poultices may as well be applied over the portions of the cloth which stick on to the body. They should be renewed as soon as they begin to get dry; there is no reason to fear the touch of cold water.
Where this sort of first aid has not been rendered, the following directions will be found very useful. Fresh plantain leaves well smeared with olive or sweet oil should be applied over the burns. If plantain leaves are not available, pieces of cloth may be used. A mixture of linseed oil and lime-water in equal proportions may also be applied with great advantage. The portions of cloth which adhere to the burns may be easily removed by moistening them with a mixture of tepid milk and water. The [first bandage of oil should be removed after two days, and afterwards fresh bandages applied every day. If blisters have formed on the burnt surface, they should be pricked, but the skin need not necessarily be removed.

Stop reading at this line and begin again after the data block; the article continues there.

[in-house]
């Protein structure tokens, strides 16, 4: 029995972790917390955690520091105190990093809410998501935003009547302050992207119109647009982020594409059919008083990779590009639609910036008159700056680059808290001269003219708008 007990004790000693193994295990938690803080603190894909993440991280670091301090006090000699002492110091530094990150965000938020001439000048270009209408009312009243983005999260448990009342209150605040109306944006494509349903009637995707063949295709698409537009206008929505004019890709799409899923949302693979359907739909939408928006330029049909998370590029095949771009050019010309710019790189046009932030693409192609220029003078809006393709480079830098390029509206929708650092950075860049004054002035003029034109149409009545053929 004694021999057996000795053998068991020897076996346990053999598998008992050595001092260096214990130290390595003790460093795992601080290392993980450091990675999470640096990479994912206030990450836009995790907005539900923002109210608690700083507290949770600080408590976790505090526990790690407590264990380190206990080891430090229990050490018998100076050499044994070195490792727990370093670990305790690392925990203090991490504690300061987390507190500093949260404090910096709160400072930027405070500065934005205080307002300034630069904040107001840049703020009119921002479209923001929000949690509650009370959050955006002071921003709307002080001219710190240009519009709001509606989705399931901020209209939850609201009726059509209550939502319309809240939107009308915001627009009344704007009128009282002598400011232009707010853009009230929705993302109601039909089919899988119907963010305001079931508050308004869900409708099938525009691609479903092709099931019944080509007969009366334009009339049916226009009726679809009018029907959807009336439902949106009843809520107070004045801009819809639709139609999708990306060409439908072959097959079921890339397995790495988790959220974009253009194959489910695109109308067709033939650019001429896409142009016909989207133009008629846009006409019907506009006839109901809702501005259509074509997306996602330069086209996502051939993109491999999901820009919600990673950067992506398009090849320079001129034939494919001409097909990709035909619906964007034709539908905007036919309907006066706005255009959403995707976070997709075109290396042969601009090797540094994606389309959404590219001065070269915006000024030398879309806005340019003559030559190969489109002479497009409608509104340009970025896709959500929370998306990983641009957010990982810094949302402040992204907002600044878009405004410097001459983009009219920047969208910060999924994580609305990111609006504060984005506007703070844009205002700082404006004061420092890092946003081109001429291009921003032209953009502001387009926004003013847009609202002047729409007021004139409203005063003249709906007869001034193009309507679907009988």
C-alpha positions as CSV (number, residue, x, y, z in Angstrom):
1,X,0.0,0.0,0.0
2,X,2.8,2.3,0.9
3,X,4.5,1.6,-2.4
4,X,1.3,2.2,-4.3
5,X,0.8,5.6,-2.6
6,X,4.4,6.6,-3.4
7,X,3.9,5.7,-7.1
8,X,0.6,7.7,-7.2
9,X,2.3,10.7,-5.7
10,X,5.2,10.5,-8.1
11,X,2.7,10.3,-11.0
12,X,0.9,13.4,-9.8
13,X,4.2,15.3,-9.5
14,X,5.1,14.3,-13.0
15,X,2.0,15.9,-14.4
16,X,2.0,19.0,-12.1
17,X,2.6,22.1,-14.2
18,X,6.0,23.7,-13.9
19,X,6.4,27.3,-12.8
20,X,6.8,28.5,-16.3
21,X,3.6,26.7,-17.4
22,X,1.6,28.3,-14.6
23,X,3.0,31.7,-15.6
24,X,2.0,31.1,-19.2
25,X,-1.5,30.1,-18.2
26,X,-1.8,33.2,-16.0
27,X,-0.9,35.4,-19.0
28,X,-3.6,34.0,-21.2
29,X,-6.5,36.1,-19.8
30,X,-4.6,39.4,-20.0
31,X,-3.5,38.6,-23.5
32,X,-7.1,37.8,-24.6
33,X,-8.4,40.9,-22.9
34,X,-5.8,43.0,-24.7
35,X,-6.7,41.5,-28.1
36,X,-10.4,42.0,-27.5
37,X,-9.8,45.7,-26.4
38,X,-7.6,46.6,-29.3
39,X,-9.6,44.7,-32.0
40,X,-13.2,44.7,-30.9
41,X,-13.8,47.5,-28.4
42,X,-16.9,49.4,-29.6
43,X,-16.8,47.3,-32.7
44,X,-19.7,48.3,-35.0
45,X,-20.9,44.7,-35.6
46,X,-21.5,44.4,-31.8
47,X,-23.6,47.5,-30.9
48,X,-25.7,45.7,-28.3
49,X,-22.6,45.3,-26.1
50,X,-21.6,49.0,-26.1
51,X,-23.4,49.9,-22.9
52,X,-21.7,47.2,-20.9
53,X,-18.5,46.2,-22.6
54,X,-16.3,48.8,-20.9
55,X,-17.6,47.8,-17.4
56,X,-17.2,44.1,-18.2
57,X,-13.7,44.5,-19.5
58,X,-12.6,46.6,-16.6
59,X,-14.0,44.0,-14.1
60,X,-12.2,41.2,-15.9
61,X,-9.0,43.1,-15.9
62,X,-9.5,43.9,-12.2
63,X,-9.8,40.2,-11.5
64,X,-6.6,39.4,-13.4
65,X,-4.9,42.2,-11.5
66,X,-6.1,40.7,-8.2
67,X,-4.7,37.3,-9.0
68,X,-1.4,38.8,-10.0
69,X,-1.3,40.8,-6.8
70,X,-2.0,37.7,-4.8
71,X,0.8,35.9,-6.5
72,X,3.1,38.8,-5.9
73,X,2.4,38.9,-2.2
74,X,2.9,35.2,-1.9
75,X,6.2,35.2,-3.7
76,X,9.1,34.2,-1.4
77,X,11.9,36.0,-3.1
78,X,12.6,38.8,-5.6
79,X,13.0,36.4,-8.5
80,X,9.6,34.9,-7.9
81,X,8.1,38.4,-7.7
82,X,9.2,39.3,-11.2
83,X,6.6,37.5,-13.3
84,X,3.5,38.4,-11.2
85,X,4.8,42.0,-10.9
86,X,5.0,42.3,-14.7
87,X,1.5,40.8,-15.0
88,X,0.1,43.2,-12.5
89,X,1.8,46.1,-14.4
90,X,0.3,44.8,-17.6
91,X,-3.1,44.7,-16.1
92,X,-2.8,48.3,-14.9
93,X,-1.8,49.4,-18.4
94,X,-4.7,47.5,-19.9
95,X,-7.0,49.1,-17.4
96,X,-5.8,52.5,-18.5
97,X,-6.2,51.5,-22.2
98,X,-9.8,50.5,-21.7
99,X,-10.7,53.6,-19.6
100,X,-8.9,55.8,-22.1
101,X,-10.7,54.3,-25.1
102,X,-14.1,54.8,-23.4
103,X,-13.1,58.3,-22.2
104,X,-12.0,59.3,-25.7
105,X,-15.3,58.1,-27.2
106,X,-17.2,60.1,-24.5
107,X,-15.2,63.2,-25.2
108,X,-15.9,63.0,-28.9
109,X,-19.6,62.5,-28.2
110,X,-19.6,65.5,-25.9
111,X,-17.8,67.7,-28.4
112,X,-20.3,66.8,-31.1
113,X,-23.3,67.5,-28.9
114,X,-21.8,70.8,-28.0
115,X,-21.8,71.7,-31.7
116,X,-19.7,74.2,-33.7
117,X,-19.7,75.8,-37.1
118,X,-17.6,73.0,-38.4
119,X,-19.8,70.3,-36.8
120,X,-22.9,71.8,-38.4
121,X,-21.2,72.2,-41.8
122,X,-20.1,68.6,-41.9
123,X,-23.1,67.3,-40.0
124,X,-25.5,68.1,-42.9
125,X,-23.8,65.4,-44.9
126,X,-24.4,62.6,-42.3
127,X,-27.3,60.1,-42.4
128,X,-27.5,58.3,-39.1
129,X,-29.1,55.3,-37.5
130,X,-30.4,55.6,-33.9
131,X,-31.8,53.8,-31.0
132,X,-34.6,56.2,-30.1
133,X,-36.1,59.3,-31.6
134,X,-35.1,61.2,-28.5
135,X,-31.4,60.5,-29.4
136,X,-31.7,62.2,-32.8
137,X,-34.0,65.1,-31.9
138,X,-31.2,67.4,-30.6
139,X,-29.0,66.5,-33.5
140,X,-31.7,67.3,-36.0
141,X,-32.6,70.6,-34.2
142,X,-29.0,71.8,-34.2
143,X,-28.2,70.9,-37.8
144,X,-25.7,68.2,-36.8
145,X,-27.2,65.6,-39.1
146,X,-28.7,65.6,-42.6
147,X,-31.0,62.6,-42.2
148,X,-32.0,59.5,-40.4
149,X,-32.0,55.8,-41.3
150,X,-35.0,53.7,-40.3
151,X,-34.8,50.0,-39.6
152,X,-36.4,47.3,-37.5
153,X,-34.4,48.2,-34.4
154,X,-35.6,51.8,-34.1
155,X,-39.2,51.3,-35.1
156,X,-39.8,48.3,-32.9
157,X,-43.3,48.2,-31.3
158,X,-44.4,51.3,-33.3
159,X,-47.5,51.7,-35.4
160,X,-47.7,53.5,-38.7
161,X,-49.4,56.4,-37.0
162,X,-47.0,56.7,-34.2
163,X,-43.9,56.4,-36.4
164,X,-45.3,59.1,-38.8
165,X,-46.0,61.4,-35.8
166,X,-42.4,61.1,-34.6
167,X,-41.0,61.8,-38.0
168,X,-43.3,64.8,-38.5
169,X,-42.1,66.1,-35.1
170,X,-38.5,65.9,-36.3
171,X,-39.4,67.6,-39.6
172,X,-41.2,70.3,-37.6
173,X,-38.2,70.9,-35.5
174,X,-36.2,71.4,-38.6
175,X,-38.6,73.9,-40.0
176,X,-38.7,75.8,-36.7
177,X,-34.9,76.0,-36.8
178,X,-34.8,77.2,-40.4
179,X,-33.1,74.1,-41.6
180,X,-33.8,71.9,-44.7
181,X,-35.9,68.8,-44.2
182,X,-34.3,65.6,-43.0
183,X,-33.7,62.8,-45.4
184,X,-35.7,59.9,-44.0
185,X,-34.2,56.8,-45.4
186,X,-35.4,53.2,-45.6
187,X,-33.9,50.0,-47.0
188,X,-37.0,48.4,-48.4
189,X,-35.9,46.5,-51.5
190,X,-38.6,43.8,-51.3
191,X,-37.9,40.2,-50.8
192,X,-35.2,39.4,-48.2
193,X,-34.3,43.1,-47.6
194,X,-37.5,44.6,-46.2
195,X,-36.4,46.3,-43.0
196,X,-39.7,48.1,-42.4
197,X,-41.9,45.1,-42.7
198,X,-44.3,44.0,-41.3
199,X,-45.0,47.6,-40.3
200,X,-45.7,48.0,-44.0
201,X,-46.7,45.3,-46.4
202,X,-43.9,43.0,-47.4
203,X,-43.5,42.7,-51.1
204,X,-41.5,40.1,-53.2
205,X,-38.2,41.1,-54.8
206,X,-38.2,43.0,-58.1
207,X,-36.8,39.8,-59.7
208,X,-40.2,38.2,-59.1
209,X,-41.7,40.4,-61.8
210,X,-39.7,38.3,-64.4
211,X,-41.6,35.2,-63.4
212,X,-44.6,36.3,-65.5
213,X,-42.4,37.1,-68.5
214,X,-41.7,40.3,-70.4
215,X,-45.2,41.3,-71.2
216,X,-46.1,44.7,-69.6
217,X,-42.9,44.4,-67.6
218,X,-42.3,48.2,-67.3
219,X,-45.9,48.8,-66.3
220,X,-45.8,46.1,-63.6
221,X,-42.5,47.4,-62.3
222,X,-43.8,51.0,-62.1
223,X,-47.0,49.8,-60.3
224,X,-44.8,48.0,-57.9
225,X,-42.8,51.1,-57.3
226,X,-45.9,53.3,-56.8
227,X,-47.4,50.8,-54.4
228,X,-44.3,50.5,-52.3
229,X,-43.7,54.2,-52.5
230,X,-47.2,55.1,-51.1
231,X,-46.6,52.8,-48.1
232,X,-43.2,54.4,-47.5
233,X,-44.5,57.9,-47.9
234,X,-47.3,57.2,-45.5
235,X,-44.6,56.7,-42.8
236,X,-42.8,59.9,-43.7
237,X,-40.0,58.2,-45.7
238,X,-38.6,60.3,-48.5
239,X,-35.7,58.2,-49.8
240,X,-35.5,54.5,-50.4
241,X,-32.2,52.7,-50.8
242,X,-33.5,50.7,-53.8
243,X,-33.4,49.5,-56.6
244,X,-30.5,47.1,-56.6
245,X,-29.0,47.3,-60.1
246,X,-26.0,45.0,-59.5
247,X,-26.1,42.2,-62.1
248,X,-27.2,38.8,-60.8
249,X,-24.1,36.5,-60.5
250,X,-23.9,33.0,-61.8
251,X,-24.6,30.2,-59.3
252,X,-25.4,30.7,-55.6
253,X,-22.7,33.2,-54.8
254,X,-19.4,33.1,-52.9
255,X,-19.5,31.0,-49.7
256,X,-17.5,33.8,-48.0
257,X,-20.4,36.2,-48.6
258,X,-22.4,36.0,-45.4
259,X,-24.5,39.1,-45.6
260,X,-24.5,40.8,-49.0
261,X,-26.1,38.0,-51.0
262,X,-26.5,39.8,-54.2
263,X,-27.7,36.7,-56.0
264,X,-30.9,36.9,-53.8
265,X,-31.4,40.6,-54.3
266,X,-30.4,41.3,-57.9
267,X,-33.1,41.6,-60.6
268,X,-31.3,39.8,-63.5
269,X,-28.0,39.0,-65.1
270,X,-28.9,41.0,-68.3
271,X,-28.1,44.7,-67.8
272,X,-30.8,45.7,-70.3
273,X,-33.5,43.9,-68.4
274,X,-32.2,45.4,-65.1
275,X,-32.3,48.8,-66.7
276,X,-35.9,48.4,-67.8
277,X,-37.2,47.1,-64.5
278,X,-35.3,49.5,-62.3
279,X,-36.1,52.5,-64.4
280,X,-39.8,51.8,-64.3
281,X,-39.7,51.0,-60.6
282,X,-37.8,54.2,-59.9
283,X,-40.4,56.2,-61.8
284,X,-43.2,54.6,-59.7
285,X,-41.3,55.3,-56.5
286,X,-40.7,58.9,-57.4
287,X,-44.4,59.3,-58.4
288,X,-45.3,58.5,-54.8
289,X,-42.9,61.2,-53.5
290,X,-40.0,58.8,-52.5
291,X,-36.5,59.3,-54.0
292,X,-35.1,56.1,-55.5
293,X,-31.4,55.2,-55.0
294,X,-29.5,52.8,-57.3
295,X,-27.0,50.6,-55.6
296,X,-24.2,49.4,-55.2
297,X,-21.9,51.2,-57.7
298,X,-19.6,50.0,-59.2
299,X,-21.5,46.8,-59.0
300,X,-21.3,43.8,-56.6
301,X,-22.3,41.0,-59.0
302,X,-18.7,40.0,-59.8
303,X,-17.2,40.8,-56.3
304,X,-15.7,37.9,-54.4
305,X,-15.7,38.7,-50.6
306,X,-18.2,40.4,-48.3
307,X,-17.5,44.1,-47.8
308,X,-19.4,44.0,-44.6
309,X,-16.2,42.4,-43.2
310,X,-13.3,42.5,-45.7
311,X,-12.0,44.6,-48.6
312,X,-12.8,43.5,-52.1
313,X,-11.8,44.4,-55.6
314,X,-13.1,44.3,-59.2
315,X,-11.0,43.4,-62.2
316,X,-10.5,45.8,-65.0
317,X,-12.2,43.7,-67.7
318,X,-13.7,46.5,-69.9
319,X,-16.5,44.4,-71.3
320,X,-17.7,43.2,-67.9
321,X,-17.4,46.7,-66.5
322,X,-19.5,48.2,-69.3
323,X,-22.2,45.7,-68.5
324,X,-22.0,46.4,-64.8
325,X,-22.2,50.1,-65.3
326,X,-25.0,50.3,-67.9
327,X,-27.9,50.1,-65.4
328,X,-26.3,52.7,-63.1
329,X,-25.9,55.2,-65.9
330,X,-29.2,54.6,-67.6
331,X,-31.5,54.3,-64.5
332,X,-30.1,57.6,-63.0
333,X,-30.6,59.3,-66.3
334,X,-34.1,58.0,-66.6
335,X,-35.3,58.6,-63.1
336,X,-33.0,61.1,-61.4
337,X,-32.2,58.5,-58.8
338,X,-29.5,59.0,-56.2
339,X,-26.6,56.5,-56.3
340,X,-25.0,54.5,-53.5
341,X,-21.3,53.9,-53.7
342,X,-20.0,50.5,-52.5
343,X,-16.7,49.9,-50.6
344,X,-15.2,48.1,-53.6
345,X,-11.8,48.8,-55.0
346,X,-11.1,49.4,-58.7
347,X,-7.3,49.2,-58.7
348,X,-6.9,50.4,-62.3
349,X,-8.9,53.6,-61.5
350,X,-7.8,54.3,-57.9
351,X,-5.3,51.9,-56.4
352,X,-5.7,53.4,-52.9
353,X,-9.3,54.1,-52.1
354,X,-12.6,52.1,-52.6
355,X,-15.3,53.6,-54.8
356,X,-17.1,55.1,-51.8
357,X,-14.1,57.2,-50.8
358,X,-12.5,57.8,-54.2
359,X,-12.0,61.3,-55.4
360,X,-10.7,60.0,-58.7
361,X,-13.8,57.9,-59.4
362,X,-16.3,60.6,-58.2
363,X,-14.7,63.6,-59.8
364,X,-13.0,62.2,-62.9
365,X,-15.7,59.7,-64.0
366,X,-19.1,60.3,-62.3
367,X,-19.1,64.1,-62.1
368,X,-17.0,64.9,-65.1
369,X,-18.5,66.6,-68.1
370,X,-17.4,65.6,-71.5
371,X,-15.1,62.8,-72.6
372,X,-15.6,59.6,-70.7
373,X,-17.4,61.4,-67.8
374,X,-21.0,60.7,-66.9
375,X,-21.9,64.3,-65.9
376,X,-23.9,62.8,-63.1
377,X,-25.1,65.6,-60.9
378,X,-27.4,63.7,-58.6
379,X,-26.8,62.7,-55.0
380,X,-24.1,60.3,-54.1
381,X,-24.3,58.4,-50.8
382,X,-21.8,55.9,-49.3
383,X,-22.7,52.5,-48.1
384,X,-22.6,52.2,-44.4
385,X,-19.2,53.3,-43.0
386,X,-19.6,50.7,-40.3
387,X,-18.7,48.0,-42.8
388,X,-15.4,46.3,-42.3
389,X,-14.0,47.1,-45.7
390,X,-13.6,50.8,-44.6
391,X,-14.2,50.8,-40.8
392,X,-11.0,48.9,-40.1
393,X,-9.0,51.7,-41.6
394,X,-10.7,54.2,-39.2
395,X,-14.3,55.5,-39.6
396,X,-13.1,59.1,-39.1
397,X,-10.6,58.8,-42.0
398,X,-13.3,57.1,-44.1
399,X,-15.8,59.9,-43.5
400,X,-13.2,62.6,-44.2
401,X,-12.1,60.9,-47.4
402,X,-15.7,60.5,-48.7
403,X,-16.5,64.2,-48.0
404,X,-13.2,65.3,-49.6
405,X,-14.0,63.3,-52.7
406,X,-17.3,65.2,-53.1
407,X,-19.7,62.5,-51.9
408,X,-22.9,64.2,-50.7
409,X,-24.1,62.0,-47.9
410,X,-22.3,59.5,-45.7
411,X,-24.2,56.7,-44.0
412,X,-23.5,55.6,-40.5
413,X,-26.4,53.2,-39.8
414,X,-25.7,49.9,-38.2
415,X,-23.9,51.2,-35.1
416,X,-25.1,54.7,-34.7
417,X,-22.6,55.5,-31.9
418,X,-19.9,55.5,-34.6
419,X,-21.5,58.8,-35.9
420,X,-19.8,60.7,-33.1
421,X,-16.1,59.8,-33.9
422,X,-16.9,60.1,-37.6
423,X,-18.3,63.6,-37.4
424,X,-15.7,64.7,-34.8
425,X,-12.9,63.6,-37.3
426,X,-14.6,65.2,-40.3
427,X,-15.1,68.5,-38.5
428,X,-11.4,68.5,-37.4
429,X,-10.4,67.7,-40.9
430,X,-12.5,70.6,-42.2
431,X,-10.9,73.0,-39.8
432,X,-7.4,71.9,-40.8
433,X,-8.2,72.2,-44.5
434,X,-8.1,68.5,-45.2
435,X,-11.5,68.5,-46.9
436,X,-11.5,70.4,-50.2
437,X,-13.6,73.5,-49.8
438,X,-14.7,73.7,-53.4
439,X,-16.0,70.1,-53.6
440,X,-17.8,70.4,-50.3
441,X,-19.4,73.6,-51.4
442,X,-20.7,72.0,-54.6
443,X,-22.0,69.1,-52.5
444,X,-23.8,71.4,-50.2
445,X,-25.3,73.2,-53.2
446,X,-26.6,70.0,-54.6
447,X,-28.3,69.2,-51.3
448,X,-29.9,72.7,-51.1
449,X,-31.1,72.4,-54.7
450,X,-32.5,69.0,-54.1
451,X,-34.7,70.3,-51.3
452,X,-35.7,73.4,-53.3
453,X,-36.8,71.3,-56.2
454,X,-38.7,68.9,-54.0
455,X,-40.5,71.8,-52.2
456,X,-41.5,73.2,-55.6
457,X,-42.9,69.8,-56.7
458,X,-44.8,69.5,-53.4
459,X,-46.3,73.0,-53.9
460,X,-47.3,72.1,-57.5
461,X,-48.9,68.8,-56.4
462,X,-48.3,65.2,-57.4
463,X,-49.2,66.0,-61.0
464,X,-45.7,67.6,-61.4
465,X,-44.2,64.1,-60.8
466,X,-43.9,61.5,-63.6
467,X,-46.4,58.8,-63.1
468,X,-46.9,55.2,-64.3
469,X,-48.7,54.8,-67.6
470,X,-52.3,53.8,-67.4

If the skin has simply got red by the burn, there is no more effective remedy than the application of a mud poultice. If the fingers have been burnt, care should be taken, when the poultice is applied, that they do not touch against one another. This same treatment may be applied in cases of acid-burns, and scalds of every description.